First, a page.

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The 50 Best Films Of 2018

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2018 was a year that introduced a few young and unique voices into the ever-growing and evolving experience of cinema-going. While the mainstream films mostly turned out to be mediocre, the independent cinema scene is thriving into newer directions. While I wasn’t able to see as many films as I usually do I couldn’t help myself from making this elaborate list that I make every year. These are those films that in my opinion comprise as the best films of 2018:




50. The Cakemaker | Director: Ofir Raul Graizer | Language: Hebrew, German

Ofir Raul Graizer’s delicate and tender The Cakemaker makes a wonderful case for how important it is to know, witness and go through grief together. The film very steadily measures through the various levels of loss through a beautiful story about a gay man’s fate to rest with a lonely pedestal.

Must-Read – 20 CRIMINALLY UNDERRATED FILMS OF 2018




 

49. The Guilty | Director: Gustav Möller | Language: Danish

A pulsating Danish thriller that knows exactly how to get the heart beats racing, Gustav Möller’s The Guilty manages to keep true to its restricted premise and high concept thriller without succumbing to theatrics. Tautly plotted with an uncanny understanding of a gripping, multilayered narrative that focuses on aural space and inner imagery, the film ingenuously bags a head-start when compared to Hollywood counterparts.

Also, Read – THE GUILTY [2018] REVIEW – A BRILLIANTLY LAYERED CLAUSTROPHOBIC THRILLER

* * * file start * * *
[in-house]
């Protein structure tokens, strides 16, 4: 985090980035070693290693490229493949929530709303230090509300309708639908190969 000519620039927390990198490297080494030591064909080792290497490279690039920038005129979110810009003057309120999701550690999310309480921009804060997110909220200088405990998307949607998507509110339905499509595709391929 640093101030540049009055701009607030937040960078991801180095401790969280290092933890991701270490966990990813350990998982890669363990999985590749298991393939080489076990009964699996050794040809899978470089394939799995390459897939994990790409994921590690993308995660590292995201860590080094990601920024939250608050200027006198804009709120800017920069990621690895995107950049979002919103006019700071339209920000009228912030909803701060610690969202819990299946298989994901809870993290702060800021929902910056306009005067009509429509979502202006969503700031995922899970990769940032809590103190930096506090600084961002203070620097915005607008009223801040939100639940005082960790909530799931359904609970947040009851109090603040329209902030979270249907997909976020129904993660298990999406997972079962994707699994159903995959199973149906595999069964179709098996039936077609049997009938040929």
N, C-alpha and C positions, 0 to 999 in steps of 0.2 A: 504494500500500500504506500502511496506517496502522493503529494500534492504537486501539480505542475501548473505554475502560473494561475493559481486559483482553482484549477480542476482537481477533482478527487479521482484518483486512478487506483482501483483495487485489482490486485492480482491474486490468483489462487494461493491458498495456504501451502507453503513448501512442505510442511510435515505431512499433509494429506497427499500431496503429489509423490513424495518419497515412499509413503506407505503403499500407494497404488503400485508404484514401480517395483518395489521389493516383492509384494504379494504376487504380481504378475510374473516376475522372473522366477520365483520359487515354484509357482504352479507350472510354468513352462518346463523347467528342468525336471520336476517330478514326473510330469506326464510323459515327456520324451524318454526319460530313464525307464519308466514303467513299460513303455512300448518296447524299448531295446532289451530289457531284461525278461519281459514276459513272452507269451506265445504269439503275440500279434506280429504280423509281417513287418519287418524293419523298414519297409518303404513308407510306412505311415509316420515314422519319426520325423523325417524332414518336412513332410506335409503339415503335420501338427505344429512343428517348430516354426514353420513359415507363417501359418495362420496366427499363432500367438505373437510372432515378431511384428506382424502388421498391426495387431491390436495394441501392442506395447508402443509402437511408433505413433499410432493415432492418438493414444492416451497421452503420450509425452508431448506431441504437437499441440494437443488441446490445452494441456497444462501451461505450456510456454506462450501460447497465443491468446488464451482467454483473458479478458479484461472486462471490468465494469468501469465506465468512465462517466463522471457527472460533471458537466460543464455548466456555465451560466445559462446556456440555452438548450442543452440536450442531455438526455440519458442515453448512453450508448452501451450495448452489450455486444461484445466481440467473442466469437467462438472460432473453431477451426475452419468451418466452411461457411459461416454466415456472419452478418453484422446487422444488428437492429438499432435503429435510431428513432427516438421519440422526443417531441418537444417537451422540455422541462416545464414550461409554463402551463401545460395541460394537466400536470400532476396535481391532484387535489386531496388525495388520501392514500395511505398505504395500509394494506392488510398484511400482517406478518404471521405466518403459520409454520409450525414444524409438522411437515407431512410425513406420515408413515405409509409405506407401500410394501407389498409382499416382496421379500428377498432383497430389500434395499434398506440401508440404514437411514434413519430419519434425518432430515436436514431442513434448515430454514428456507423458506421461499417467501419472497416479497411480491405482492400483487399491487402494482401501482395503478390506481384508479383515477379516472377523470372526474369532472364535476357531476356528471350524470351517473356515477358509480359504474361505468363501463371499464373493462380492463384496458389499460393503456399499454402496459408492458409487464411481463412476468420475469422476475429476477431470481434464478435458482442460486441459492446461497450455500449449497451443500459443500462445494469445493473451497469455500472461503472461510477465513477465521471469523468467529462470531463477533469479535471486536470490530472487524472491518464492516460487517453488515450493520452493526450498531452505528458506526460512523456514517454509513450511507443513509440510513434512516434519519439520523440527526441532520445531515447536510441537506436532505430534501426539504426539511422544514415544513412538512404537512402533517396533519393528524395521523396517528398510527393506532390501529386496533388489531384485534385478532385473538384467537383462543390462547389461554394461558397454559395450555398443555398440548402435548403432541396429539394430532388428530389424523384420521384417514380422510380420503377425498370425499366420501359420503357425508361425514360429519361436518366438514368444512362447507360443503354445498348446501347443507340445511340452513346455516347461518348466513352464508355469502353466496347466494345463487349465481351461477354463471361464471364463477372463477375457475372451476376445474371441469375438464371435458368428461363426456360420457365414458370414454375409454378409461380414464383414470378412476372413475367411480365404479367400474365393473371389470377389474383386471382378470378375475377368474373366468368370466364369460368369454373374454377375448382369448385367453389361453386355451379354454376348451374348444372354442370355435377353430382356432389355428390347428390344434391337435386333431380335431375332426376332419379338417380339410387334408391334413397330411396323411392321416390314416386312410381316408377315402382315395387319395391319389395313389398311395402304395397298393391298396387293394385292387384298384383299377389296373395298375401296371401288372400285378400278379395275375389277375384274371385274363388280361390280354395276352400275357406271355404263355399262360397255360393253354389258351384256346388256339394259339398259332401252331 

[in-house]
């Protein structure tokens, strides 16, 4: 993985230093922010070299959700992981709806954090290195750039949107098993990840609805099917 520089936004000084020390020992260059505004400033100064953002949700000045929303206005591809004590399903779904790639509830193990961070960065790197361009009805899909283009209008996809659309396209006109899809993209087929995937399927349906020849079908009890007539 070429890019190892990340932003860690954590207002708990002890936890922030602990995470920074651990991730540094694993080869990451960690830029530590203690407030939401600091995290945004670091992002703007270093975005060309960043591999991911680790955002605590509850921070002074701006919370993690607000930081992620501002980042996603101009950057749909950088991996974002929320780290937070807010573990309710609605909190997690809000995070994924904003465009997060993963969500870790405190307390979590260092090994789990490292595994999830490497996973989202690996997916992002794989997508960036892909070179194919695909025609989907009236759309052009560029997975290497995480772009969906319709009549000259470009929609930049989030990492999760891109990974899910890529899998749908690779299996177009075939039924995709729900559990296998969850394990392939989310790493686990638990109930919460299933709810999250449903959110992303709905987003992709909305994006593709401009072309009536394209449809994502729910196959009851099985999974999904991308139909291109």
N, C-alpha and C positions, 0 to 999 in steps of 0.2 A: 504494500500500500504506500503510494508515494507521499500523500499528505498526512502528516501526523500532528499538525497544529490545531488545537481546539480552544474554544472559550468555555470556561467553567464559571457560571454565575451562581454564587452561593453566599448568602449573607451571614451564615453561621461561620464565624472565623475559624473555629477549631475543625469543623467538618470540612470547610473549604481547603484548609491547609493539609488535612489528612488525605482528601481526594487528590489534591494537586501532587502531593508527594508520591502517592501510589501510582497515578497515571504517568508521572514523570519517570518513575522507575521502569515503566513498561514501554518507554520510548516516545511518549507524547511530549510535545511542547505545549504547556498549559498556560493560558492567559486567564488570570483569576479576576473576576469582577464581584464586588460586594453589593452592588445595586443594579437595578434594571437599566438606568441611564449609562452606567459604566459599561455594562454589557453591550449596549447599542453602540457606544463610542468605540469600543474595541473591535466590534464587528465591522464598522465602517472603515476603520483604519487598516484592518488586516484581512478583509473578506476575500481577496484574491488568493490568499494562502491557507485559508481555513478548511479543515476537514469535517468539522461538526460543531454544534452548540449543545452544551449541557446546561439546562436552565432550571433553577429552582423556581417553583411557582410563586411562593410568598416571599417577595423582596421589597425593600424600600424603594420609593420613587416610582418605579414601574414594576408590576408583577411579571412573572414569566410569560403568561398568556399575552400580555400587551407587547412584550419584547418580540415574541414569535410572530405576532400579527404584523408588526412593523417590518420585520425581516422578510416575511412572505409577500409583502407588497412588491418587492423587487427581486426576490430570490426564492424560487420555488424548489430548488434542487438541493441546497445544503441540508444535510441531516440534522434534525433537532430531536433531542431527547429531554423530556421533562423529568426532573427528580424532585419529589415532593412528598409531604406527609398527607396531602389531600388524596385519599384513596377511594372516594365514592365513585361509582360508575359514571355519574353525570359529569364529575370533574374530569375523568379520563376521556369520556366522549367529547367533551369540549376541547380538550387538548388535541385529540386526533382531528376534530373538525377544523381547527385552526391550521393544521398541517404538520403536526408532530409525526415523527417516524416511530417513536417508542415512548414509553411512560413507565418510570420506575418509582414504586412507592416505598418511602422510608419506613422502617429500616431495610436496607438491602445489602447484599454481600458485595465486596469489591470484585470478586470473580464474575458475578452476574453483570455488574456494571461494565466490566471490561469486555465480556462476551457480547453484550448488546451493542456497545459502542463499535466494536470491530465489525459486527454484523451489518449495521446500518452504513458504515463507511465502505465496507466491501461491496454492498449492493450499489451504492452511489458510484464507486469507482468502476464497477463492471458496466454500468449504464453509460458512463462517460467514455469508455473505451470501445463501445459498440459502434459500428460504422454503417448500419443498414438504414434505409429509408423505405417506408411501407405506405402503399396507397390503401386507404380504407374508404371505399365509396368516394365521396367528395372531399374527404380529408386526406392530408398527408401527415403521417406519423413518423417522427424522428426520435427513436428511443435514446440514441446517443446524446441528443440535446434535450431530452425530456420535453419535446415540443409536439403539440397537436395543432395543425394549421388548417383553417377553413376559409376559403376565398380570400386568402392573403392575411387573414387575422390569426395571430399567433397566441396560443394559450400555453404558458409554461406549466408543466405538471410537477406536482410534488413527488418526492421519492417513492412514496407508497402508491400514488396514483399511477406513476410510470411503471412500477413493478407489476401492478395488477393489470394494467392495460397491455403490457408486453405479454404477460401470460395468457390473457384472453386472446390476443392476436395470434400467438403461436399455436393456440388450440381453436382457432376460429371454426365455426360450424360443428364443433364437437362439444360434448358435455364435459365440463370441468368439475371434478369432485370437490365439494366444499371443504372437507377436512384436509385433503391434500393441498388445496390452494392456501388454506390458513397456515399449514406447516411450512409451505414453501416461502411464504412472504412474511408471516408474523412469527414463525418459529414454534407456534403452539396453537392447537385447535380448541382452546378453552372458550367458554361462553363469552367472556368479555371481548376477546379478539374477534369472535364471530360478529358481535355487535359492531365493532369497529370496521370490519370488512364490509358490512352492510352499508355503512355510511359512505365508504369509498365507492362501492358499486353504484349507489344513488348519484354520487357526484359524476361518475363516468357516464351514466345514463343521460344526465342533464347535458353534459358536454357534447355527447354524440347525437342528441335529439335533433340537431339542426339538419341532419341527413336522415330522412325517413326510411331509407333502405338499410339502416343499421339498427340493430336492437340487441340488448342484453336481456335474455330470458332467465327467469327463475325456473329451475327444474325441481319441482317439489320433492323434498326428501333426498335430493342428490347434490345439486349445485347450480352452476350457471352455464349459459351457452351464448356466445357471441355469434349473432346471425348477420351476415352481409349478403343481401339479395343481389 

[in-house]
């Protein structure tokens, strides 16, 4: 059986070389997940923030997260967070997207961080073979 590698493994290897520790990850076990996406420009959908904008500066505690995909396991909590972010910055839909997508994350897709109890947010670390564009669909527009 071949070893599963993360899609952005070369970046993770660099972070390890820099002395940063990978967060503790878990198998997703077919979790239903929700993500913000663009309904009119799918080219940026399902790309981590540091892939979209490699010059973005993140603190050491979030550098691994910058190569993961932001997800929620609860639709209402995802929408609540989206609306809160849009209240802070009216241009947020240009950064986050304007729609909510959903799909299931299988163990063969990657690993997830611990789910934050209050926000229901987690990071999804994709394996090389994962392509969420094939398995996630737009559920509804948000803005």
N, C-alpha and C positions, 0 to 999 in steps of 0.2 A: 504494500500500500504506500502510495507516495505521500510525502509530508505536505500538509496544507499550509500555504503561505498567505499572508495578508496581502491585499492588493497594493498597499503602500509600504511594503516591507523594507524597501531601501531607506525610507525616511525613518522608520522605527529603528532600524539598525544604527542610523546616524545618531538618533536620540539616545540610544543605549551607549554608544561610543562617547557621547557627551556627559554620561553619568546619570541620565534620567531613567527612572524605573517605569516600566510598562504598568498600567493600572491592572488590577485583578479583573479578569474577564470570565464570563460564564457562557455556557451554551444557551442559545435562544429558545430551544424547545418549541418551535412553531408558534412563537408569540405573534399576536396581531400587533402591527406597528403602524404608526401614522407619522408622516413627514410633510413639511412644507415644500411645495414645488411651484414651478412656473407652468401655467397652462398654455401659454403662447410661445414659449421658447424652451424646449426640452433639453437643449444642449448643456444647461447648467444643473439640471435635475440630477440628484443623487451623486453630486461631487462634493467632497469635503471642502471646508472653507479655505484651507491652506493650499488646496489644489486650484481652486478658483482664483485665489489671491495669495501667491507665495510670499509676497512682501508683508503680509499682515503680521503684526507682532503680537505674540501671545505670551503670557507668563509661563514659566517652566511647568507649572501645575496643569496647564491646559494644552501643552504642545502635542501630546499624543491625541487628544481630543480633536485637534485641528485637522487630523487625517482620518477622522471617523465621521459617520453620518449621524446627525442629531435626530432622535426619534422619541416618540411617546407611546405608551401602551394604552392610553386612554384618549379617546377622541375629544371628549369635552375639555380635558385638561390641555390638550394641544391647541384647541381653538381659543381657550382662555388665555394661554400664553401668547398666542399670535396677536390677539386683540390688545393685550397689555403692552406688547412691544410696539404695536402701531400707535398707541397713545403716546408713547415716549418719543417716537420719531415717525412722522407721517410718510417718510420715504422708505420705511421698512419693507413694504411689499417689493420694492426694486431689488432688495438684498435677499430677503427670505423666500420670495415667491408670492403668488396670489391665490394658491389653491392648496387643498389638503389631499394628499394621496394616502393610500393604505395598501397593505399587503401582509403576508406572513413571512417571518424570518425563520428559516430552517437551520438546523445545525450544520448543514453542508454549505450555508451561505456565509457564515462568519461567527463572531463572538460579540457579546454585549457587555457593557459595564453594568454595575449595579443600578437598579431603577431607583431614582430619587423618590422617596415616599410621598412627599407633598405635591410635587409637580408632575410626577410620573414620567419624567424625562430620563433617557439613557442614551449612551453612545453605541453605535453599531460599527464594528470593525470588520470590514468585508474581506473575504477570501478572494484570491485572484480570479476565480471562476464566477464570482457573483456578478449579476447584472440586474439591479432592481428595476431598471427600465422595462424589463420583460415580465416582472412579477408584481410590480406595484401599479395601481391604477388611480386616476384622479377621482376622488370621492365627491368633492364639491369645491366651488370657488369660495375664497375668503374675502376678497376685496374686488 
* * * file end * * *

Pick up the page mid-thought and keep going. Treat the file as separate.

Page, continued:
48. The Old Man & The Gun | Director: David Lowery | Language: English

After making a cosmic connection with existence in his experimental indie feature ‘A Ghost Story,’ David Lowrey is back with Old Man and the Gun. A charming homage devised as a puristic farewell for the legendary Robert Redford. Oozing with style and giving the actor a fun, frolic character to hangs his shoe which proves that Lowrey can do almost anything.

Also, Read – A Ghost Story [2017]: An Existential Poetry on Featherbed of Grief




 

47. Long Day’s Journey Into Night | Director: Bi Gan | Language: Mandarin

After lapsing us in a time frame in his poetic masterwork – Kaili Blues, Bi Gan is back with another mind-scrambling, dream-like film-noir that is intentionally fragmented to keeps it’s selected audience at bay. It’s only nearly one hour into Long Day’s Journey Into Night that you see the film taking a three-dimensional turn into answers about life and love that you never knew could be answered in the first place.

Recommended – 20 Criminally Underrated Films of 2018




 

46. Thunder Road | Director: Jim Cummings | Language: English

Jim Cummings, who wrote, directed and acted in Thunder Road deserves a pat on his back as he manages to channel out a very assured, matured and understated character sketch of a broken man on the verge of mental breakdown. His understanding of the process of grief pits this little indie as one of the best debut films of the year.

Also, Read – Thunder Road [2018]: ‘MAMI’ Review – A Tragic Comedy about a Broken Man




 

45. Spider-Man: Into the Spiderverse | Director: Bob Persichetti, Peter Ramsey, Rodney Rothman | Language: English